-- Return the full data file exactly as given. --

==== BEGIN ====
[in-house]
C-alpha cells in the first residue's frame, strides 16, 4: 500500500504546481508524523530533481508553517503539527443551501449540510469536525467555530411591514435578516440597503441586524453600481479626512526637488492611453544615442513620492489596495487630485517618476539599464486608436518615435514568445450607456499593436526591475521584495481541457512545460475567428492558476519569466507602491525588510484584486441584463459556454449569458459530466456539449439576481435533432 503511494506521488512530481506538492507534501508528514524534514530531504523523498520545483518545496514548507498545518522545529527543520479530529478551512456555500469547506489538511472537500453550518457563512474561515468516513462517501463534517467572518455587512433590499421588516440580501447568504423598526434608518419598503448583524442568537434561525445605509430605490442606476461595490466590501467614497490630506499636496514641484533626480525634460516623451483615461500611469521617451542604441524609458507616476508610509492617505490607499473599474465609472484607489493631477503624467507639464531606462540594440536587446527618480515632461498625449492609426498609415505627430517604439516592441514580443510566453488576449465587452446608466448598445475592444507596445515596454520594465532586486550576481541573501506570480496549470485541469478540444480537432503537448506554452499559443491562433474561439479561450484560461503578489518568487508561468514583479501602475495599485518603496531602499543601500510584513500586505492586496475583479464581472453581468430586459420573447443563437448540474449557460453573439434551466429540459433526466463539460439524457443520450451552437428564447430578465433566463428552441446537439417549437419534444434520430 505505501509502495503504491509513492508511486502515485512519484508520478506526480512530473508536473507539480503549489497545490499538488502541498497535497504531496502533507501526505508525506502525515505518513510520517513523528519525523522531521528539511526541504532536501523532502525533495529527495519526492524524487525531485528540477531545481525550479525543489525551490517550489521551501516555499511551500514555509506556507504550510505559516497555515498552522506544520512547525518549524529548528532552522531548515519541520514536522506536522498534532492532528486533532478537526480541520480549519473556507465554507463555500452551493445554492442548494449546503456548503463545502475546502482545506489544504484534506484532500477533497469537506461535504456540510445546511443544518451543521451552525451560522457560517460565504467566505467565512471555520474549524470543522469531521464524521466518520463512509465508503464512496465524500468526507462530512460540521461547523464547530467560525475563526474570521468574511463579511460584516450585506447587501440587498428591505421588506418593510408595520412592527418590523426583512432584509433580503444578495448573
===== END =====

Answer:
[in-house]
C-alpha cells in the first residue's frame, strides 16, 4: 500500500504546481508524523530533481508553517503539527443551501449540510469536525467555530411591514435578516440597503441586524453600481479626512526637488492611453544615442513620492489596495487630485517618476539599464486608436518615435514568445450607456499593436526591475521584495481541457512545460475567428492558476519569466507602491525588510484584486441584463459556454449569458459530466456539449439576481435533432 503511494506521488512530481506538492507534501508528514524534514530531504523523498520545483518545496514548507498545518522545529527543520479530529478551512456555500469547506489538511472537500453550518457563512474561515468516513462517501463534517467572518455587512433590499421588516440580501447568504423598526434608518419598503448583524442568537434561525445605509430605490442606476461595490466590501467614497490630506499636496514641484533626480525634460516623451483615461500611469521617451542604441524609458507616476508610509492617505490607499473599474465609472484607489493631477503624467507639464531606462540594440536587446527618480515632461498625449492609426498609415505627430517604439516592441514580443510566453488576449465587452446608466448598445475592444507596445515596454520594465532586486550576481541573501506570480496549470485541469478540444480537432503537448506554452499559443491562433474561439479561450484560461503578489518568487508561468514583479501602475495599485518603496531602499543601500510584513500586505492586496475583479464581472453581468430586459420573447443563437448540474449557460453573439434551466429540459433526466463539460439524457443520450451552437428564447430578465433566463428552441446537439417549437419534444434520430 505505501509502495503504491509513492508511486502515485512519484508520478506526480512530473508536473507539480503549489497545490499538488502541498497535497504531496502533507501526505508525506502525515505518513510520517513523528519525523522531521528539511526541504532536501523532502525533495529527495519526492524524487525531485528540477531545481525550479525543489525551490517550489521551501516555499511551500514555509506556507504550510505559516497555515498552522506544520512547525518549524529548528532552522531548515519541520514536522506536522498534532492532528486533532478537526480541520480549519473556507465554507463555500452551493445554492442548494449546503456548503463545502475546502482545506489544504484534506484532500477533497469537506461535504456540510445546511443544518451543521451552525451560522457560517460565504467566505467565512471555520474549524470543522469531521464524521466518520463512509465508503464512496465524500468526507462530512460540521461547523464547530467560525475563526474570521468574511463579511460584516450585506447587501440587498428591505421588506418593510408595520412592527418590523426583512432584509433580503444578495448573